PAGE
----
Including seven local premieres that explore the meaning of home

If you’ve been enjoying keeping your distance from local cinemas thanks to Hulu and Netflix, then get excited to remain in the comforts of home by simply heading into the digital realm for the third instalment of the National Gallery’s Painting with Light.

Offered completely online this year, the museum’s trademark film festival will provide Singapore-based viewers unlimited access to a selection of new and award-winning Southeast Asian shows. The best part? Unlike previous editions, this year’s event will be entirely free-of-charge.

Look forward to checking out a thoughtfully curated line-up of 20 short films and full-length features, including seven local premieres, from now till Oct 25. Together, this series of stories explores the tangible and intangible aspects of home within a multitude of contexts while still delving deep into the practice of art.


Tenebrae
 

First, don’t miss out on the Singapore premiere of both Mekong 2030 and The Mental Traveller by Taiki Sakpisit. The former is an anthology of five Southeast Asian short films that reflect on the future of the Mekong River, while the latter is one that discusses the passing of time and thought patterns through five men who call a psychiatric ward home.

Next, catch Tenebrae by Singaporean film director Nicole Midori Woodford which follows a young girl named Iris and her mother’s last moments in their old home as residents vacate the Pearl Bank Apartments in Singapore before it is demolished.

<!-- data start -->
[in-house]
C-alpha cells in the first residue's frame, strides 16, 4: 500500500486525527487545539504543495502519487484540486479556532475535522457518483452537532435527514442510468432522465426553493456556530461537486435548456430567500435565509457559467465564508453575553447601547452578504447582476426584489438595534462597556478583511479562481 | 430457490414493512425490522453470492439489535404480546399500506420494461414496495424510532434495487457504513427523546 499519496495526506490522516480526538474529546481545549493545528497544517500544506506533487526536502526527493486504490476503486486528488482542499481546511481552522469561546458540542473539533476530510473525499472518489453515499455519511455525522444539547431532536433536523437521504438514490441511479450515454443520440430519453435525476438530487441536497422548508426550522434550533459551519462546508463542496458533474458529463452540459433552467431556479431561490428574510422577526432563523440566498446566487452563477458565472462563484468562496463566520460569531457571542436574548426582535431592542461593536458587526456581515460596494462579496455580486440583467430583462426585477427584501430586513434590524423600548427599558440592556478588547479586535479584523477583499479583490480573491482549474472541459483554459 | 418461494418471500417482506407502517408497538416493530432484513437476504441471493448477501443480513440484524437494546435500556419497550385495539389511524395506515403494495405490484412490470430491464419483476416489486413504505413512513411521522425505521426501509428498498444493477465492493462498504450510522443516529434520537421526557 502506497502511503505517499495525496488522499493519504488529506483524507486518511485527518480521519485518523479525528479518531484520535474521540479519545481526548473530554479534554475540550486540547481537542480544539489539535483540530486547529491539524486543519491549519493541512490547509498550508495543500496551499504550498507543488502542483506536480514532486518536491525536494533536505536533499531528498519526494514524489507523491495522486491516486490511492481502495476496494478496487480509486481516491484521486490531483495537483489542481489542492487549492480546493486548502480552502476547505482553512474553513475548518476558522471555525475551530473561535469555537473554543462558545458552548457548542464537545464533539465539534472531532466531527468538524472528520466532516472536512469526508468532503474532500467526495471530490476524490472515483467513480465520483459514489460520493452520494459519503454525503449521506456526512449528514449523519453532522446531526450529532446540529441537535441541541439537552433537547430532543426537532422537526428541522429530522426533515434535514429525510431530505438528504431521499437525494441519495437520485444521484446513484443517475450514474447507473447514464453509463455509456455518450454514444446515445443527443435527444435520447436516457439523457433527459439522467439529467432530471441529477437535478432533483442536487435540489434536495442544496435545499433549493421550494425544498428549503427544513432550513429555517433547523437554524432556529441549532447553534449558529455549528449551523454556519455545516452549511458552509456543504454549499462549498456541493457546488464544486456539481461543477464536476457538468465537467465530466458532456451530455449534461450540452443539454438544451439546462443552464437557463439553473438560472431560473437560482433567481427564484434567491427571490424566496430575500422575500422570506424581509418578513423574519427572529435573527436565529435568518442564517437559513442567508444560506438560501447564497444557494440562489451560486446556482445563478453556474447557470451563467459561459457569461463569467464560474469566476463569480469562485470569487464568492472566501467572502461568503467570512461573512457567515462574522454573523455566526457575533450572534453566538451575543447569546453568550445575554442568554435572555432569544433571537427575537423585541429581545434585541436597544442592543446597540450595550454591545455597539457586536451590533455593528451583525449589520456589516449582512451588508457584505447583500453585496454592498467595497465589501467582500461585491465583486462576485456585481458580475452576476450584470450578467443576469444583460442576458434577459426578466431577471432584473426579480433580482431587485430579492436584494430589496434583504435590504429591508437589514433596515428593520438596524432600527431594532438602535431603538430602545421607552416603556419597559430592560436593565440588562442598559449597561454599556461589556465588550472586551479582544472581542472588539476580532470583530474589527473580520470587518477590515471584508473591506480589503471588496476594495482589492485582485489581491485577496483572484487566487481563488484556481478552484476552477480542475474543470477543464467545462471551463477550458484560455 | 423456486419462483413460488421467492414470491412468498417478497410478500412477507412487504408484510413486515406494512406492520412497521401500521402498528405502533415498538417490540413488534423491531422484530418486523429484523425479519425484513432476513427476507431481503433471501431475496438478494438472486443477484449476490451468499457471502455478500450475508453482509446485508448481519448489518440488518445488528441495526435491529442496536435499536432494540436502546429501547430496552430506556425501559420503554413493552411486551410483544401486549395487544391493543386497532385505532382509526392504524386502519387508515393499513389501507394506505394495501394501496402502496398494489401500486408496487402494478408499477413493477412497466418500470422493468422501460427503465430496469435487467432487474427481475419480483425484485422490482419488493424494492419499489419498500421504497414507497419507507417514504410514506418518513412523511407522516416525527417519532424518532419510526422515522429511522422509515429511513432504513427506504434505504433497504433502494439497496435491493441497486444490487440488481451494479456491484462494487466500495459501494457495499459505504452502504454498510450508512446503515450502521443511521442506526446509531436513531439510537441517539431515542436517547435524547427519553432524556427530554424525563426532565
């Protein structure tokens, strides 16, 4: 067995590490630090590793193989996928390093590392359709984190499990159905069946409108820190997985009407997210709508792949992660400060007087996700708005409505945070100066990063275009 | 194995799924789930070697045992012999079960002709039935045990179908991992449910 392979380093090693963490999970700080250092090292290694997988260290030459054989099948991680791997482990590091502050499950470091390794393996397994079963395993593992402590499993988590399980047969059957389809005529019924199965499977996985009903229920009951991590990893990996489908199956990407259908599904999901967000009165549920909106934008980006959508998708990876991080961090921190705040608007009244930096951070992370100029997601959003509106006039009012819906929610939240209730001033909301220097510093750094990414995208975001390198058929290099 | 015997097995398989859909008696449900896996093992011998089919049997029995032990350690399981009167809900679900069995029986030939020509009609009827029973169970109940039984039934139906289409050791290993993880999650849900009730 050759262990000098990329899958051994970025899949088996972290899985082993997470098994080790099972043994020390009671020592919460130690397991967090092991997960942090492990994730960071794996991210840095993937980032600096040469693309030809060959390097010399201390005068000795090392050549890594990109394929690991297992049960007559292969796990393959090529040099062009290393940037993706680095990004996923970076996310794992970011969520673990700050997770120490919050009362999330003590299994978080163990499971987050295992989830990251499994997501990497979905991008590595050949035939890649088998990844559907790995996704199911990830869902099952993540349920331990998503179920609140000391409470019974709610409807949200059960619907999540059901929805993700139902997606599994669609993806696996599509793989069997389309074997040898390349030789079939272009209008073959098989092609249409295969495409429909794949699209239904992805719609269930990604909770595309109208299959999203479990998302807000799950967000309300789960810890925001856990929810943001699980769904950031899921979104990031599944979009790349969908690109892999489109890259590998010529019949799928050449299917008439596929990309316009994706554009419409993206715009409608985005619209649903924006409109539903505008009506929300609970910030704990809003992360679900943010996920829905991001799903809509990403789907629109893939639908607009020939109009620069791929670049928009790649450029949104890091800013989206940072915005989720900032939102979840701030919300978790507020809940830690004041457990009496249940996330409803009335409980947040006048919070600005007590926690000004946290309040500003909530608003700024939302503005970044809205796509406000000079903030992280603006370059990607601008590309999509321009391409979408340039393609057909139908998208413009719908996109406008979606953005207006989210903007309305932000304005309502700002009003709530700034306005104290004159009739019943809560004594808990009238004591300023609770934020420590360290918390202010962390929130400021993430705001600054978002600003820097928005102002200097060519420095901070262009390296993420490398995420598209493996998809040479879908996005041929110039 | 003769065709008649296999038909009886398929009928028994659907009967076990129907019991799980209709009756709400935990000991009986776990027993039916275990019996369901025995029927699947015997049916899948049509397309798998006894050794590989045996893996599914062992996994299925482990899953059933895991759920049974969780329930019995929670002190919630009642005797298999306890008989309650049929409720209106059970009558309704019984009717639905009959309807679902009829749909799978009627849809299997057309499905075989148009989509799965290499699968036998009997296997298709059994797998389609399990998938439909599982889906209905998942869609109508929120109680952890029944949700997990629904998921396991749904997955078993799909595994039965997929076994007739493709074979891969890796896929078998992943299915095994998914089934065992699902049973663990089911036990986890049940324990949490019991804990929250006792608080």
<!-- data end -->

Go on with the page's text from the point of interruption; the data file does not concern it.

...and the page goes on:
The Diary of Cattle by David Darmadi and Lidia Afrilita that’s an award-winning number exploring farming is certainly a must-watch as well.

But besides the numerous flicks available for free, audiences should also be excited to get involved in a series of dialogues with participating filmmakers who will discuss their films and artistic practices. They include Taiki Sakpisit, director of The Mental Traveller, Leon Cheo, director of SIN-SFO, and Ismail Basbeth, director of Woo Woo (Or Those Silence That Kills You and Me).

So head on over to the National Gallery’s Painting with Light page to explore all 20 options available. Throwing a festival celebrating movies about art is one thing we know the adored art gallery certainly does well.


The National Gallery’s Painting with Light film festival runs from now till Oct 25. More information available here.